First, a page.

This article was published in the Autumn 1994 issue of Formulations
by the Free Nation Foundation
A Service Provision Alternative
by Bobby Yates Emory

(to table of contents of FNF archives)
Plan for everything needed
Artificial mandate for government
How to convince
A way that works

Plan for everything needed

One of the central problems in convincing people of the possibility of a workable libertarian society is that we must show them how each of the goods and services they foresee as being needed will be provided. For goods and services customarily provided through government, people will be concerned about how little or no government could provide the services needed. Different people will have different concerns but we can predict many of the questions likely to be raised. First we must convince libertarians that we have an outline of a solution to each troublesome area. Later, when libertarians start trying to convince others that we have a better solution, it will be necessary to catalog each of the concerns raised and document solutions for those raised by more than a few people.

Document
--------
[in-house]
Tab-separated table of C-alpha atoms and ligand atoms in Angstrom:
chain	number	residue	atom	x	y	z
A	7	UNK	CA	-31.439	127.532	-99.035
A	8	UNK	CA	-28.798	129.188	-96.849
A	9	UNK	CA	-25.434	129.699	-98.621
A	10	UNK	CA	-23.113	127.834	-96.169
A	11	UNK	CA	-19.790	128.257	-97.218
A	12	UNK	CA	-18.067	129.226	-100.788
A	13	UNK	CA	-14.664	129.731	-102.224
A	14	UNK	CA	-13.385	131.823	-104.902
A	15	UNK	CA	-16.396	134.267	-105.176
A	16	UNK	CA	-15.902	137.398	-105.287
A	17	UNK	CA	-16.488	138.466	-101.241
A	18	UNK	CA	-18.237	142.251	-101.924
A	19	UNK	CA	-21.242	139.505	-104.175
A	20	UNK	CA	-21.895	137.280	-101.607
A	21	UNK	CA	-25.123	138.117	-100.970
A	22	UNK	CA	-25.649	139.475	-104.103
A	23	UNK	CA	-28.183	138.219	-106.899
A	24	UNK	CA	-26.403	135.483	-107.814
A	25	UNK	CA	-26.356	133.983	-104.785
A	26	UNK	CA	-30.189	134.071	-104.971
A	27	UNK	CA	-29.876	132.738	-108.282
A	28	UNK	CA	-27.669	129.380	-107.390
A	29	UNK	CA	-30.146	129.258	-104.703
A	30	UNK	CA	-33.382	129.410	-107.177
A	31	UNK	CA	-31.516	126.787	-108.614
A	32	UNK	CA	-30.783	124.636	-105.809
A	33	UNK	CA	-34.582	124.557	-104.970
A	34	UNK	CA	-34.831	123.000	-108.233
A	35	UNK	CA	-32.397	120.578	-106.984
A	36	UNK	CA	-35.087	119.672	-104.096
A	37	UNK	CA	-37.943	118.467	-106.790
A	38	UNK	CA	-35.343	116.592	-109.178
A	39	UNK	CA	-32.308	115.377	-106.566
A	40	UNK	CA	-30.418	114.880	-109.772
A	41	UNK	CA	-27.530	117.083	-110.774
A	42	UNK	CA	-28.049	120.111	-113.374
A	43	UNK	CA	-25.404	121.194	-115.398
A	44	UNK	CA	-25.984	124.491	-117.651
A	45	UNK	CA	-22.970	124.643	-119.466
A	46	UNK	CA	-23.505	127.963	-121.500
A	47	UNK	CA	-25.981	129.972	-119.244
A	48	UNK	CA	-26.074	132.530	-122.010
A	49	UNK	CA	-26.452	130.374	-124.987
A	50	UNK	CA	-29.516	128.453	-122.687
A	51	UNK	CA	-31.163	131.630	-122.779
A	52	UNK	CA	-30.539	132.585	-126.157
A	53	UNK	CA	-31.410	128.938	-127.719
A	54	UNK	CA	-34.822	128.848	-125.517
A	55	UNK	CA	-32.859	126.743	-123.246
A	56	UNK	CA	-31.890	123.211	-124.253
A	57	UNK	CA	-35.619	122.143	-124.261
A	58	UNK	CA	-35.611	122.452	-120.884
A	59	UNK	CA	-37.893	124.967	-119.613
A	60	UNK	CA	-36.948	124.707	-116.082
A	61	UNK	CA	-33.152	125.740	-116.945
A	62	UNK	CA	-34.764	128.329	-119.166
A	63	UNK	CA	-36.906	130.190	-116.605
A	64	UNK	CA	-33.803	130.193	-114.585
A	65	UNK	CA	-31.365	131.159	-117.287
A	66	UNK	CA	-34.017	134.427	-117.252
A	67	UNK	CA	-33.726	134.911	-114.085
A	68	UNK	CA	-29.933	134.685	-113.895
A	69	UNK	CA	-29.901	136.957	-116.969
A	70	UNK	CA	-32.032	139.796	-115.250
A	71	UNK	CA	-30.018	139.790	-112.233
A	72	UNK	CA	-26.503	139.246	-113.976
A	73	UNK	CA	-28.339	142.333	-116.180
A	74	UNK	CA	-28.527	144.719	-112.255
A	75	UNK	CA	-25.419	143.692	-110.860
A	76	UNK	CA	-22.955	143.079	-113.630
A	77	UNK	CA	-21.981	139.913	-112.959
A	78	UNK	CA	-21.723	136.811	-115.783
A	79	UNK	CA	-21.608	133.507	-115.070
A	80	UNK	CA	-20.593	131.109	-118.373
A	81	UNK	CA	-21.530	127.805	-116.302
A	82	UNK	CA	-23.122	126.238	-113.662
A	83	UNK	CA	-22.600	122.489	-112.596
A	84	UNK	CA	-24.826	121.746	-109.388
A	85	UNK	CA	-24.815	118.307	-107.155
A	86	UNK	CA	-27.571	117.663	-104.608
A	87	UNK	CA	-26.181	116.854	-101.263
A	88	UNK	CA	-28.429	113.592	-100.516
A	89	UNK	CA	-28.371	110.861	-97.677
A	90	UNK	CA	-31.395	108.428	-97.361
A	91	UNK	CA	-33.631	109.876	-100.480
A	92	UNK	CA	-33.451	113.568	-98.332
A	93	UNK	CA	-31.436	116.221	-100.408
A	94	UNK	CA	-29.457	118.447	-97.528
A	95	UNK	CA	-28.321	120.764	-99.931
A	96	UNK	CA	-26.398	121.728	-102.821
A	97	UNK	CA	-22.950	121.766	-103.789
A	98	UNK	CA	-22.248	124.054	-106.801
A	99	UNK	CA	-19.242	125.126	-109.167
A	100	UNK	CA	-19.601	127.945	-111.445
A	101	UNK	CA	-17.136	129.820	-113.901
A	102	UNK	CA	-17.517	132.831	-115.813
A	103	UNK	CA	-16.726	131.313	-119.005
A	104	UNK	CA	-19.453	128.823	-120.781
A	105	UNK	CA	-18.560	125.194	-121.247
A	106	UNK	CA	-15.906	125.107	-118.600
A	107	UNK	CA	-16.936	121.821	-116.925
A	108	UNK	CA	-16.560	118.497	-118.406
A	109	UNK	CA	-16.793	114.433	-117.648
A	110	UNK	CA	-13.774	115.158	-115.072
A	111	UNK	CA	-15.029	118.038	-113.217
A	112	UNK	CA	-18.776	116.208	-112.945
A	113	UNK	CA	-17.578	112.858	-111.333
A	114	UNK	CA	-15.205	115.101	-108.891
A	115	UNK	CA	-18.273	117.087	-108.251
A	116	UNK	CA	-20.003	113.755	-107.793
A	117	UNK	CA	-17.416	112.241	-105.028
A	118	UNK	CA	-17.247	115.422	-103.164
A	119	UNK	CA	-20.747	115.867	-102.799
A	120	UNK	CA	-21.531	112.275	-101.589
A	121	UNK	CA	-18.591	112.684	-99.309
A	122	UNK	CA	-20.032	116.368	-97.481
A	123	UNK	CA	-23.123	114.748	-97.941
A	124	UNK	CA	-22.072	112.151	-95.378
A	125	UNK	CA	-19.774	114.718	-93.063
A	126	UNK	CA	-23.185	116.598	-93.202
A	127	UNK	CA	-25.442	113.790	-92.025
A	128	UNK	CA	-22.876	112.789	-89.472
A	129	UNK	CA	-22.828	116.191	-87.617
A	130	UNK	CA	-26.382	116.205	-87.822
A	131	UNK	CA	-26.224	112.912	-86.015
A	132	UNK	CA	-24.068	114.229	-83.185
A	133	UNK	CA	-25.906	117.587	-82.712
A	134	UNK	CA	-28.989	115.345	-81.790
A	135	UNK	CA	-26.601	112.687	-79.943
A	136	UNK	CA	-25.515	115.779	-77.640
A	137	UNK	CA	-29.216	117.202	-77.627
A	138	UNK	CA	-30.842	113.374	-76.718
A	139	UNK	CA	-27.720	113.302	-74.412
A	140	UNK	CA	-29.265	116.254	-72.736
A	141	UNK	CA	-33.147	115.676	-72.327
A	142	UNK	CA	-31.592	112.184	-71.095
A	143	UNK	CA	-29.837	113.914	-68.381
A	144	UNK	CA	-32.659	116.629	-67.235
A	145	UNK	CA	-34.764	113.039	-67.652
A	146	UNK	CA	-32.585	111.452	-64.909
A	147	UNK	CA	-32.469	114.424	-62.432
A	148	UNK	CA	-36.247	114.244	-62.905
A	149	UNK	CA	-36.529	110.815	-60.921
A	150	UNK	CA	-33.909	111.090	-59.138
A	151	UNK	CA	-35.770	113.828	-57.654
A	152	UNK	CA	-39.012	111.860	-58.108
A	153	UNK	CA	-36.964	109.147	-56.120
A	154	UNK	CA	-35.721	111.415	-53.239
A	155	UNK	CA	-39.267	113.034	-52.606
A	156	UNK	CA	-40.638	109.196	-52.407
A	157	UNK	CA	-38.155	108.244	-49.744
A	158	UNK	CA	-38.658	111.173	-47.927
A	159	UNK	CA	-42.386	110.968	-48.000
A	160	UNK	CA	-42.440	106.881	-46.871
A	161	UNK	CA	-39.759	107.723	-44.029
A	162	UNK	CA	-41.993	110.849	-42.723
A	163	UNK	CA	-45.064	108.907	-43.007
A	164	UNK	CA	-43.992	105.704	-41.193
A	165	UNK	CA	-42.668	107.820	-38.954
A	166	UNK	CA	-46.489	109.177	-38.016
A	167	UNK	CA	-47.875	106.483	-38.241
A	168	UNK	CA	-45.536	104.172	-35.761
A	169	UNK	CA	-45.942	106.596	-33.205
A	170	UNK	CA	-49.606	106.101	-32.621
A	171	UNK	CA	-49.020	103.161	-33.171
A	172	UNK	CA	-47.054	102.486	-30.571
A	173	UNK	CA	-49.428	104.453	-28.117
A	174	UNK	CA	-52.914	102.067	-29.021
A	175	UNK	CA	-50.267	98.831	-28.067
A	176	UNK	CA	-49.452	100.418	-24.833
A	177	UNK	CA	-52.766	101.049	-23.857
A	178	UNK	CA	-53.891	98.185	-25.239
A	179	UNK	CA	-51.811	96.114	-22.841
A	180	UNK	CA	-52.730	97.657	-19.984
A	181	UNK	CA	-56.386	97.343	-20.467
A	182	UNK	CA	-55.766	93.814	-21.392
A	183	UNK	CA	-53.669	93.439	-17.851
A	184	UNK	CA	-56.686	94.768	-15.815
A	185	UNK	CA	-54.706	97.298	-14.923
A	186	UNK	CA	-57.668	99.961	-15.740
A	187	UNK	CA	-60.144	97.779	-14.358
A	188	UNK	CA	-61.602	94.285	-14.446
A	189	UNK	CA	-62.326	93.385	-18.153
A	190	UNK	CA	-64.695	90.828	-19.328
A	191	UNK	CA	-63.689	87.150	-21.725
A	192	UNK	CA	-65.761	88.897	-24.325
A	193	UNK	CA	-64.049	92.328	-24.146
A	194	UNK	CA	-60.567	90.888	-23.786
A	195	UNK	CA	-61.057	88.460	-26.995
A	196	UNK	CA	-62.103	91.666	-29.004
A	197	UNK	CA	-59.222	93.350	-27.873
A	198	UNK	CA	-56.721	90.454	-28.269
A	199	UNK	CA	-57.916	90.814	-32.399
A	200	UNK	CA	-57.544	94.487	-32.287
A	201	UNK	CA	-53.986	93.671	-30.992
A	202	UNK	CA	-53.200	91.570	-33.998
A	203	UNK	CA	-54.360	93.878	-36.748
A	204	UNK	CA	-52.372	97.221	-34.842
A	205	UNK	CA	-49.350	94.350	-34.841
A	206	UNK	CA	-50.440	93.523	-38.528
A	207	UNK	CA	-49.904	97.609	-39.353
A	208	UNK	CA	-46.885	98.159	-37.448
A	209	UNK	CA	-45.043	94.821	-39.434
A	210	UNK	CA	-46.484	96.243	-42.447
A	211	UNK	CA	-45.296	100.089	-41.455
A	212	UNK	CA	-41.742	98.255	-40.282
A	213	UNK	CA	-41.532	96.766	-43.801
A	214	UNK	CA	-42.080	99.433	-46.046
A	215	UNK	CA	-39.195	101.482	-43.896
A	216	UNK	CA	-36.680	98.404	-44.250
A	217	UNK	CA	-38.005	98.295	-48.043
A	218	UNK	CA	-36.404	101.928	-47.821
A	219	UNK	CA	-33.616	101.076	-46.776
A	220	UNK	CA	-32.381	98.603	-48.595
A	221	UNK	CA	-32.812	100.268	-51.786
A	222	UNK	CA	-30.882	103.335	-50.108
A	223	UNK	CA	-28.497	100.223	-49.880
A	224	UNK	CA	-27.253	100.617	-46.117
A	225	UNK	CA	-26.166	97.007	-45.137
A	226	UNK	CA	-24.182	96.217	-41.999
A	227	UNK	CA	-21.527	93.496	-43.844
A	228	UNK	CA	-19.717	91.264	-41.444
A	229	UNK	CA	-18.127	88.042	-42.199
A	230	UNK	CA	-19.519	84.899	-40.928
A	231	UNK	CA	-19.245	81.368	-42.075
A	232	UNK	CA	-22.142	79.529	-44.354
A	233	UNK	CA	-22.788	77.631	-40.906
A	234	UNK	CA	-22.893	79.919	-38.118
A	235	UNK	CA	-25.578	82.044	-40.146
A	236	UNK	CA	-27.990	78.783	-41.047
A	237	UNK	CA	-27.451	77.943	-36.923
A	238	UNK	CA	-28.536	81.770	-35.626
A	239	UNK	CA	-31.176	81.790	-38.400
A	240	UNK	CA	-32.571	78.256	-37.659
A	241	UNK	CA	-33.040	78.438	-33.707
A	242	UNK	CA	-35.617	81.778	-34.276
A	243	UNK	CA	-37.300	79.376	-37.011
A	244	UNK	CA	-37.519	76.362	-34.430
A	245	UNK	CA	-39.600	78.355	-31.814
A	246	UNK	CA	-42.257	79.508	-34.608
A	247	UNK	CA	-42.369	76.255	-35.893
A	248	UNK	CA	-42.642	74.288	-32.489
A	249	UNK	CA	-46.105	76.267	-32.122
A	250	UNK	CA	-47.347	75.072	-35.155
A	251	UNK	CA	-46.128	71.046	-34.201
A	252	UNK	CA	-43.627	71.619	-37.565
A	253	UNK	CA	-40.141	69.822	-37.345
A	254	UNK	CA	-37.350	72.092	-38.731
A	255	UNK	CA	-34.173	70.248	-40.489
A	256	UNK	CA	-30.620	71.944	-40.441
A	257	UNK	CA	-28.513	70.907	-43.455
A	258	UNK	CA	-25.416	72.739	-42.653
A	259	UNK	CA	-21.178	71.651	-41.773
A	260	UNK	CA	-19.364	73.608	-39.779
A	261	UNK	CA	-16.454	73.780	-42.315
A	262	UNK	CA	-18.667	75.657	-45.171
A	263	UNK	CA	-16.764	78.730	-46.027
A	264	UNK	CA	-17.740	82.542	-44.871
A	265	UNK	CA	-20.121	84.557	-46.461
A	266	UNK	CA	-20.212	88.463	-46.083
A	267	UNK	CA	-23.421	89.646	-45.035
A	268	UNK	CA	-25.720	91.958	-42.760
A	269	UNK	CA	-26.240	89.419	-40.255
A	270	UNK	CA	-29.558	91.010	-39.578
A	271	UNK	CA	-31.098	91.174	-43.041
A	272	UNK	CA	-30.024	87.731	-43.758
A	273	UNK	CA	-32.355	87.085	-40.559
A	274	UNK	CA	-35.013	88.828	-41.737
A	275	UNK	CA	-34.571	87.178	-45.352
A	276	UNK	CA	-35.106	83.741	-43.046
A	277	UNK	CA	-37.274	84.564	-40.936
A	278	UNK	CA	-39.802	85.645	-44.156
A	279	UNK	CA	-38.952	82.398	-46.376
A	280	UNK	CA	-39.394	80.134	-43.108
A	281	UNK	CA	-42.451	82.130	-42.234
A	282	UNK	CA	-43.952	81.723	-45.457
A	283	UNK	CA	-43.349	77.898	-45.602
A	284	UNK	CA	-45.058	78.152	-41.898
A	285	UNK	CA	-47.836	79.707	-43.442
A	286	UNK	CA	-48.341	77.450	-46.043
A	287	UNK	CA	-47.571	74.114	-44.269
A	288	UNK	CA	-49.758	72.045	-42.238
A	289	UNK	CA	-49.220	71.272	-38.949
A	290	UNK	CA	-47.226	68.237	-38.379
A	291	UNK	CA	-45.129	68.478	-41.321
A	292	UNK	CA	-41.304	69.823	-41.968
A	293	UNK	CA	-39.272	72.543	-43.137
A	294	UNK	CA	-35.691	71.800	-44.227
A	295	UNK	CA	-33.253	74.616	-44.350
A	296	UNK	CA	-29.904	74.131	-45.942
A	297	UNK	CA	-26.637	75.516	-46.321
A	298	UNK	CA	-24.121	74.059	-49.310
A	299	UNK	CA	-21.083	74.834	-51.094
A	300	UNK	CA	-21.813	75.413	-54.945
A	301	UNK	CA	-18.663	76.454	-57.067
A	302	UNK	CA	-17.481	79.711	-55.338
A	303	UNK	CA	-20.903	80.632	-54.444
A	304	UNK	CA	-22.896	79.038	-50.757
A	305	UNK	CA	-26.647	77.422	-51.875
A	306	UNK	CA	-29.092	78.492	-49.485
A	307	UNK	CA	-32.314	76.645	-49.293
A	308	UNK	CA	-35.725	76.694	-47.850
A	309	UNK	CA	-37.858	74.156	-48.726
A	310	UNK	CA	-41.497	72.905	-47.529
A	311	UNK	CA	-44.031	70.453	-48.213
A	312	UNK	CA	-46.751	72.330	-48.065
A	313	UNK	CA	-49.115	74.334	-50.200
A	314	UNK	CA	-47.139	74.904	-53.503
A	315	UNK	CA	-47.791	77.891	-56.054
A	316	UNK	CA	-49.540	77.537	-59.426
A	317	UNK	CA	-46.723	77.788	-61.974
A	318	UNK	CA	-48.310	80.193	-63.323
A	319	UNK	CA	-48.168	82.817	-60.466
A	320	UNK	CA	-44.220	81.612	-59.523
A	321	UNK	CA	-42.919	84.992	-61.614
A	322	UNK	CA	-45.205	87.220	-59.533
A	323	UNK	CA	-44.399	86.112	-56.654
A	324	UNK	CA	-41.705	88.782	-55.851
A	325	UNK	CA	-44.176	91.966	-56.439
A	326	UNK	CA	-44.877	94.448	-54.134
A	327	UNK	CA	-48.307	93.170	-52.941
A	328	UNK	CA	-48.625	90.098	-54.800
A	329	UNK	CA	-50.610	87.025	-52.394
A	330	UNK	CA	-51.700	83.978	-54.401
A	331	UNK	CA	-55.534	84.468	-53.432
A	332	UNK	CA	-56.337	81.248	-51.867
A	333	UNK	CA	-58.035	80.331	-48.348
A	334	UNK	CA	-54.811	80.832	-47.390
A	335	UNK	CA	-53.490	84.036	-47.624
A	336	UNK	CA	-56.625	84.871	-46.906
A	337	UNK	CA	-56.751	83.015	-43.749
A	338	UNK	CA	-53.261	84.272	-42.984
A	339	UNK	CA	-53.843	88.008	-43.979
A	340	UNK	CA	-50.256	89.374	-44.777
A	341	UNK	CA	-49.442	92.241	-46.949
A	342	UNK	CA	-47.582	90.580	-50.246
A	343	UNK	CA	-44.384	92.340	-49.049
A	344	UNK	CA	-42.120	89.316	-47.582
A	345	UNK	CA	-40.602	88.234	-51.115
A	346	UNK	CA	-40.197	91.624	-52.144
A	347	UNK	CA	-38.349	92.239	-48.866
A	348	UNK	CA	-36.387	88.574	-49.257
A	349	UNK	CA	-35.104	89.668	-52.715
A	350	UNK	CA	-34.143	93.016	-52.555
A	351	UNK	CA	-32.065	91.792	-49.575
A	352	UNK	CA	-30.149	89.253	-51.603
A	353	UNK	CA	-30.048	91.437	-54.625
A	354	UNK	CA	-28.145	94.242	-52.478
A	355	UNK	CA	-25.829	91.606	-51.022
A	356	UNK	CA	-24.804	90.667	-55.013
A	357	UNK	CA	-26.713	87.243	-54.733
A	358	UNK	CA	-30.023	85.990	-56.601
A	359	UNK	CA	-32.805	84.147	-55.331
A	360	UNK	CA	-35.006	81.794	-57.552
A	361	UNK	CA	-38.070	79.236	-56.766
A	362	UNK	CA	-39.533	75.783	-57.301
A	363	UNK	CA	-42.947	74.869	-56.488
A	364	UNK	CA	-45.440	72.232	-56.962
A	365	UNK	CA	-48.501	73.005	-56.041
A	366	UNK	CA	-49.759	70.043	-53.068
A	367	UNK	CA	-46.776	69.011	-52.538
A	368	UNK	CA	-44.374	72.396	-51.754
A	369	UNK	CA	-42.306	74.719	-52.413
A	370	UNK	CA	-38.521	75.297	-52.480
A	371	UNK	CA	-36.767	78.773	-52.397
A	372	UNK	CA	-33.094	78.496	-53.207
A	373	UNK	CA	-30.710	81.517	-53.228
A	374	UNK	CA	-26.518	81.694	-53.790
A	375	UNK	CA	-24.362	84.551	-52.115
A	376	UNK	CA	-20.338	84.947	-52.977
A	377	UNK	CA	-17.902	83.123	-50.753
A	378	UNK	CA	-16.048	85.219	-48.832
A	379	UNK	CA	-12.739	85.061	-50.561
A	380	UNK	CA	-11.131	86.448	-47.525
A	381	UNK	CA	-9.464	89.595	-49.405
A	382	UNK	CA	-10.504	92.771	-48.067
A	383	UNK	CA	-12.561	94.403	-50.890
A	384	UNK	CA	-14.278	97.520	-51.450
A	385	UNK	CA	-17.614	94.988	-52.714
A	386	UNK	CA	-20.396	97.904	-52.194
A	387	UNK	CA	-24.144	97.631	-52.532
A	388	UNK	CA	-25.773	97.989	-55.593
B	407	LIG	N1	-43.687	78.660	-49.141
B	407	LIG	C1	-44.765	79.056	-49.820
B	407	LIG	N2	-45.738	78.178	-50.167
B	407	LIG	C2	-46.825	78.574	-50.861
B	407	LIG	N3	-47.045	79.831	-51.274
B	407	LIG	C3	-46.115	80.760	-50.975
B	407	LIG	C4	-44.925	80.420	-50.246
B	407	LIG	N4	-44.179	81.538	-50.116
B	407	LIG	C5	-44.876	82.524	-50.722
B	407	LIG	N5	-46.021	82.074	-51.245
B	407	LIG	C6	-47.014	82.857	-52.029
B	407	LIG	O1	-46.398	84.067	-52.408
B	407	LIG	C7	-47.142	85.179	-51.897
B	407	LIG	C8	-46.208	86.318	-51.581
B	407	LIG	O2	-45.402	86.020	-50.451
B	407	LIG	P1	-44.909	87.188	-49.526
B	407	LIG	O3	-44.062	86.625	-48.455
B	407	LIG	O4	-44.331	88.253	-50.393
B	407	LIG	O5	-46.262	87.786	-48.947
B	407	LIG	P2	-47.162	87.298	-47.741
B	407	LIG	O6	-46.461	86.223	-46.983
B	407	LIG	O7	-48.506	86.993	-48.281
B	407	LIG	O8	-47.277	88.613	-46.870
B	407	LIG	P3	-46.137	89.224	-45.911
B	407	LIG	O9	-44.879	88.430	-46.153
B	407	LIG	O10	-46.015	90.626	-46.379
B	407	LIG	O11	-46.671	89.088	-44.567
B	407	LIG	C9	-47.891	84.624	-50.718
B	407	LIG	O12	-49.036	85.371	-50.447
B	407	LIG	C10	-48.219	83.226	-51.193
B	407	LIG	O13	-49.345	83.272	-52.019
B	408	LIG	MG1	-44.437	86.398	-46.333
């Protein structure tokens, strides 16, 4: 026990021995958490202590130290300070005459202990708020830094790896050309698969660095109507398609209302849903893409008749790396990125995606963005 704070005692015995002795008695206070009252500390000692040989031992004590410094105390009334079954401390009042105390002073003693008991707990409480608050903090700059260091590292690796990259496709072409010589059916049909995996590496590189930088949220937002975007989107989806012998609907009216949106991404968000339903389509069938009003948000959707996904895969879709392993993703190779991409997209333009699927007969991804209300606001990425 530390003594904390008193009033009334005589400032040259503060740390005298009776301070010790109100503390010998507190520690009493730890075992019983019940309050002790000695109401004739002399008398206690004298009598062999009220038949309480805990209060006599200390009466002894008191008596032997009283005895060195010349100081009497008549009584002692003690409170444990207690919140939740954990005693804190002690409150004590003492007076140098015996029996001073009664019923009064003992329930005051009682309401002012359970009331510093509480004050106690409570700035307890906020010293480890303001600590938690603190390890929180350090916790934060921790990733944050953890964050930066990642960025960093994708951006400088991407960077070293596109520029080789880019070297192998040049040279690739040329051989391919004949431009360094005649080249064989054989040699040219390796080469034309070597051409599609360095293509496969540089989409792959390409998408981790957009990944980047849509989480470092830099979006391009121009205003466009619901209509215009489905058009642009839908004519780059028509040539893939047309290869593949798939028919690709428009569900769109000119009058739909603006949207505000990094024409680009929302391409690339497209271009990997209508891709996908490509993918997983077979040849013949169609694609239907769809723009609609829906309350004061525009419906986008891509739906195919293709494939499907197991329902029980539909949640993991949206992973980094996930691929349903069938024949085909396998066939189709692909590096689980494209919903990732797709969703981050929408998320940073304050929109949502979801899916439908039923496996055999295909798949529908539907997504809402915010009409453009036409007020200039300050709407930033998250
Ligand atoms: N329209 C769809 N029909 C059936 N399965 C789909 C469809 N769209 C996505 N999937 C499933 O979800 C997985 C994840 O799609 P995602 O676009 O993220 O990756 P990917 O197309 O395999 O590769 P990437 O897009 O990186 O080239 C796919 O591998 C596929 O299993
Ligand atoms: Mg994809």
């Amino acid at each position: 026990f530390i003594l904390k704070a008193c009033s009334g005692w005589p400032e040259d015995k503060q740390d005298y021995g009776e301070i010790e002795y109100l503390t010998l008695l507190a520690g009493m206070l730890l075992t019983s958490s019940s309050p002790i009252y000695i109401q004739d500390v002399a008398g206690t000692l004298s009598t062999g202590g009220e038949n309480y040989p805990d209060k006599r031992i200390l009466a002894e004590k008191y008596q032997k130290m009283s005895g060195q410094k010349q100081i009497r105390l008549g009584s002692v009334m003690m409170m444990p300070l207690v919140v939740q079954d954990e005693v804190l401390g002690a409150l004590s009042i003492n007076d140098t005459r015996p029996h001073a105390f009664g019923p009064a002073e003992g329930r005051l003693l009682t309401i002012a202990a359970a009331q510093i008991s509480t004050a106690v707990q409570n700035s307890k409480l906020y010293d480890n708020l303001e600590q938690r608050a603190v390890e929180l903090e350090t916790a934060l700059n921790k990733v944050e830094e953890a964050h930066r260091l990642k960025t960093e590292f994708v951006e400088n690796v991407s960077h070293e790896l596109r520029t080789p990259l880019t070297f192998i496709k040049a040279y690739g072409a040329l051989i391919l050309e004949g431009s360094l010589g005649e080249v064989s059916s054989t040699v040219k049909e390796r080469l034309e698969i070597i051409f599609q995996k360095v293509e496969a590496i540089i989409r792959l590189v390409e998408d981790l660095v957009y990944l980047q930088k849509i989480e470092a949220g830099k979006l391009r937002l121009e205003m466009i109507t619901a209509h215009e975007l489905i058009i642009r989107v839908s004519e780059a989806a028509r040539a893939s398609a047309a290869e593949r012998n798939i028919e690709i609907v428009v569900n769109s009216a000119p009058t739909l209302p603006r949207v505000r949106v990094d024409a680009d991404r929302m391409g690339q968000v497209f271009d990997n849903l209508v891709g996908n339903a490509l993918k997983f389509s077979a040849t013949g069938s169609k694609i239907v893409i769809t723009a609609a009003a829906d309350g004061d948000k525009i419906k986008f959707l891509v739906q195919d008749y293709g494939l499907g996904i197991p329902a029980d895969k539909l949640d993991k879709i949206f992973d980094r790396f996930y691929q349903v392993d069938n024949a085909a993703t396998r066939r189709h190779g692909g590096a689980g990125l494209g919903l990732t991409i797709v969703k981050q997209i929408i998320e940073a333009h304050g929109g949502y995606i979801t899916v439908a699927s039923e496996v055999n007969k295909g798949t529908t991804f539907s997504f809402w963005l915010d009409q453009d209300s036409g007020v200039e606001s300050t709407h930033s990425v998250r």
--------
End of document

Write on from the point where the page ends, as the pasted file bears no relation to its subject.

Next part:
Most goods and services no problem

Most USA residents will not have concerns about most goods and services because they are accustomed to receiving them from the free market. If we take our message to other countries, we will need to customize the message to each country.

Some services are supposed to be a problem

Unfortunately, many people have been convinced that some services will not be provided if the government does not pay for them. If these people believe the services to be necessary, then it follows that we need government to provide them.

(back to top)

Artificial mandate for government

This conviction has been used to create an artificial mandate for government. Statists are able to persuade people "If the government doesn't do it, it won't get done."

Welfare statists think charity is a problem